Miller: Predicting Iowa’s Record

July 18, 2019

Written by Jon Miller

Through the years, I have changed the way I have undertaken this exercise, predicting Iowa’s record in football.

For a time, I would go game by game, make up some pretend score of a game to be played months in advance and assign a winner and loser to each contest. That process began to feel a bit too tedious to me, so I have changed it up.

Now, I apply a percentage on each game, a win percentage that I see, relative to what I think Iowa’s chances are at victory. From there, I arrive at a win total, based more on percentages than adding up wins…and just because I may favor Iowa in a certain number of games does not mean that my final record prediction will add up to that.

So here goes with this year’s self-serving rundown…

MIAMI: 90%

RUTGERS: 75%

@Iowa State: 45%

MIDDLE TENNESSEE STATE: 85%

@Michigan: 35%

PENN STATE: 65%

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PURDUE: 55%

@Northwestern: 45%

@Wisconsin: 40%

MINNESOTA: 60%

ILLINOIS: 70%

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@Nebraska: 45%

So if we added up wins and losses based on being north or south of the 50% line, that would be a record of 7-5. Right now, I think Iowa would be an underdog in most of their road games. Maybe not the Northwestern game, right now, but most of them. Vegas may have other motives in some of these games, but this is how I see it.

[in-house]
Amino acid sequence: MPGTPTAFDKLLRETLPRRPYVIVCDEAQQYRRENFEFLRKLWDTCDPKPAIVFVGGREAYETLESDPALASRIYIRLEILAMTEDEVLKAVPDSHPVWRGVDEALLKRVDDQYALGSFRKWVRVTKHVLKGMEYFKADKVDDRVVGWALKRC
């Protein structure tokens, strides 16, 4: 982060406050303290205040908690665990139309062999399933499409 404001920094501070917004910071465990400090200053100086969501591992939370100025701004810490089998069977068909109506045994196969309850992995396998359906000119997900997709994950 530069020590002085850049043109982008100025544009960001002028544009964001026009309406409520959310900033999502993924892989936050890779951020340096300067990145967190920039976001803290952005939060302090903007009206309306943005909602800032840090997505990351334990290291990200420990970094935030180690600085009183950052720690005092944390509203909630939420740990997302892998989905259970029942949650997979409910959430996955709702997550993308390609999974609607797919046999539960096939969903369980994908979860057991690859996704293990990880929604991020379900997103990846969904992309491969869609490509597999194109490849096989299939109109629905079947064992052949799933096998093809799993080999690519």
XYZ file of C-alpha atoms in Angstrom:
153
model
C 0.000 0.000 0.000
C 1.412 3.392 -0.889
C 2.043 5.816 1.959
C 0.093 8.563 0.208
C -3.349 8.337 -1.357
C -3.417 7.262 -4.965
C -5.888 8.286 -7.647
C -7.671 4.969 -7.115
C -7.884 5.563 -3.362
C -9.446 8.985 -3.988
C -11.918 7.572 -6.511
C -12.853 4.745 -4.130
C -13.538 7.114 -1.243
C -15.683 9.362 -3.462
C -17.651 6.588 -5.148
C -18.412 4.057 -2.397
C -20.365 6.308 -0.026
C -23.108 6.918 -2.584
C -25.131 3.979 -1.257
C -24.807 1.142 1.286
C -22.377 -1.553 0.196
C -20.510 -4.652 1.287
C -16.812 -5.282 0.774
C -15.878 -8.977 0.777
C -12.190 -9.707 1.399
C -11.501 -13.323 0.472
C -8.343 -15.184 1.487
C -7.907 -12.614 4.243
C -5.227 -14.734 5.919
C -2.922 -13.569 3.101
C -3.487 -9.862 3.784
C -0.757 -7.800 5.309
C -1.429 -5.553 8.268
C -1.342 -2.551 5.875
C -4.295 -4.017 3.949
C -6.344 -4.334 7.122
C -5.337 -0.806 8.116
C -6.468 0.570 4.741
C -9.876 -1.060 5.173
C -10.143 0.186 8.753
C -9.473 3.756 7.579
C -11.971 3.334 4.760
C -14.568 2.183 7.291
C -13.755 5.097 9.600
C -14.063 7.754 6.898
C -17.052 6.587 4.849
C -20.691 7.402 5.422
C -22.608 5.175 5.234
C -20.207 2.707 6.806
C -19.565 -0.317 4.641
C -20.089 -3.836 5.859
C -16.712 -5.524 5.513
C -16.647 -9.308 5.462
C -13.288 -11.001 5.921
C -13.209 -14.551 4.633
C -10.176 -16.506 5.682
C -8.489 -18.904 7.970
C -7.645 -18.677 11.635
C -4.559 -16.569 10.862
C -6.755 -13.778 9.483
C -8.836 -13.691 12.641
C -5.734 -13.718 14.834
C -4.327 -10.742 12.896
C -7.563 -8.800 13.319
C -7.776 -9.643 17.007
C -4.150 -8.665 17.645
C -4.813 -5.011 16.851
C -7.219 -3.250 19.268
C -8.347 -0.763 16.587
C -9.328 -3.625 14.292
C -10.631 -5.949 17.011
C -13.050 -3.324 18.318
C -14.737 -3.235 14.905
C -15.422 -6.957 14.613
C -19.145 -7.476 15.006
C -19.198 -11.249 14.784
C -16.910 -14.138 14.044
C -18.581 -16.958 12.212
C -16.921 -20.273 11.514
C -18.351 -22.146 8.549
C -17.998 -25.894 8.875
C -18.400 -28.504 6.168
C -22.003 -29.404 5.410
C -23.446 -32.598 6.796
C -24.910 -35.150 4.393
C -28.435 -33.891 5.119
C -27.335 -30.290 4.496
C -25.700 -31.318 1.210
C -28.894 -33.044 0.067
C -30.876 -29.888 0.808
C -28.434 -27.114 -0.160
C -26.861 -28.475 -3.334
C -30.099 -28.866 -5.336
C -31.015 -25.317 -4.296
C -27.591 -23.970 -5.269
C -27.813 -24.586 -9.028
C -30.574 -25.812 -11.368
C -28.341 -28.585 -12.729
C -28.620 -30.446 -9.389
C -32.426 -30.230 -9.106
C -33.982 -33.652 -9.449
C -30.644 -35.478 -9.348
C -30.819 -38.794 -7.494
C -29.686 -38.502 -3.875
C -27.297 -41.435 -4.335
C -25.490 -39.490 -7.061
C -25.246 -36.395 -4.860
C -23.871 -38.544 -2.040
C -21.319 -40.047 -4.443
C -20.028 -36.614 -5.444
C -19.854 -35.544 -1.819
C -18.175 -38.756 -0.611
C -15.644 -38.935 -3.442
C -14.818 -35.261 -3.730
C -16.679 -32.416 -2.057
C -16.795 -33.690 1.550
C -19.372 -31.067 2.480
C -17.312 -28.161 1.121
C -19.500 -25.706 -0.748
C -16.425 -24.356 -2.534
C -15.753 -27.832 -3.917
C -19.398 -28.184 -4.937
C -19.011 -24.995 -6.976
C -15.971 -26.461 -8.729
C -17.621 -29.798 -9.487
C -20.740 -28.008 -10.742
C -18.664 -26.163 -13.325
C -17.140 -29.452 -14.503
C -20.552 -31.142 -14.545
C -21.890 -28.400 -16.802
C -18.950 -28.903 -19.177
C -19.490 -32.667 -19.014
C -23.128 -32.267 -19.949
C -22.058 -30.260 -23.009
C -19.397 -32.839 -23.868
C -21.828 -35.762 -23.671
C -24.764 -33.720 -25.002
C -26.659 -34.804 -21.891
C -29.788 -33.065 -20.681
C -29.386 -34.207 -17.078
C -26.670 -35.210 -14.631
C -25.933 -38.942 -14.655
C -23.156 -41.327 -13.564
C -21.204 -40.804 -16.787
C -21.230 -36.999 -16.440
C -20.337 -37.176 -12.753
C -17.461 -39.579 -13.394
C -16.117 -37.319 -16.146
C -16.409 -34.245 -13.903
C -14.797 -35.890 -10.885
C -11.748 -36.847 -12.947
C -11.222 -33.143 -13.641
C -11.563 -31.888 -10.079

In the end, this is one of Iowa’s most challenging road schedules that I can recall. I have seen every one of Iowa’s road foes ranked in some type of preseason poll…not every one of those teams has been ranked in every poll, rather, every one has been ranked at least somewhere. Here is an early consensus poll of some of the major magazines:

from www.stassen.com

You’ll see four of Iowa’s five road foes listed there, sans Northwestern. You’ll also see Penn State there.

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This is not an easy schedule.

I think Iowa is the most balanced team, from a talent perspective relative to the starting 22 in the Big Ten West. However, Iowa tends to play a brand of offense that keeps games closer…relying on its defense to win the day. That leads to a fumble or interception here or there that might allow a less talented team to win the day…hence, my viewing this exercise from a more statistical, percentage-based point of view.

In the end, I see Iowa finishing 8-4. If the offense attacks more this year, and if they employ more gap-style blocking along the offensive line and less a reliance on outside zone, I could squint and see 10-2. If they continue to employ much of the same offensive approach we have seen over the past two decades, I am less optimistic…which is what I expect when I land at 8-4.

Purdue and Nebraska are going to score points…can Iowa keep up? Can Iowa’s 4-2-5 defensive alignment hold up against Wisconsin? Iowa State may have their best defense in a half century…Michigan’s offensive changes may also put a lot of pressure on the scoreboard…will Penn State’s defense be enough to overcome so many questions on offense?

As far as the Big Ten West is concerned, I think two losses in league play will win the division outright and I believe three losses will give you a share of the division. Things are shaping up to see a multi-team tie for the division. I believe Iowa’s game at Nebraska to end the season will decide which Big Ten West team will go to Indianapolis, but that does not necessarily mean that the winner of that game will go to Indianapolis. Perhaps as many as six Big Ten West teams could be in the hunt for the division title as late as 11 games into the season…with maybe four in the hunt going into the season’s final game.

It should be a lot of fun watching things play out in such a balanced division.


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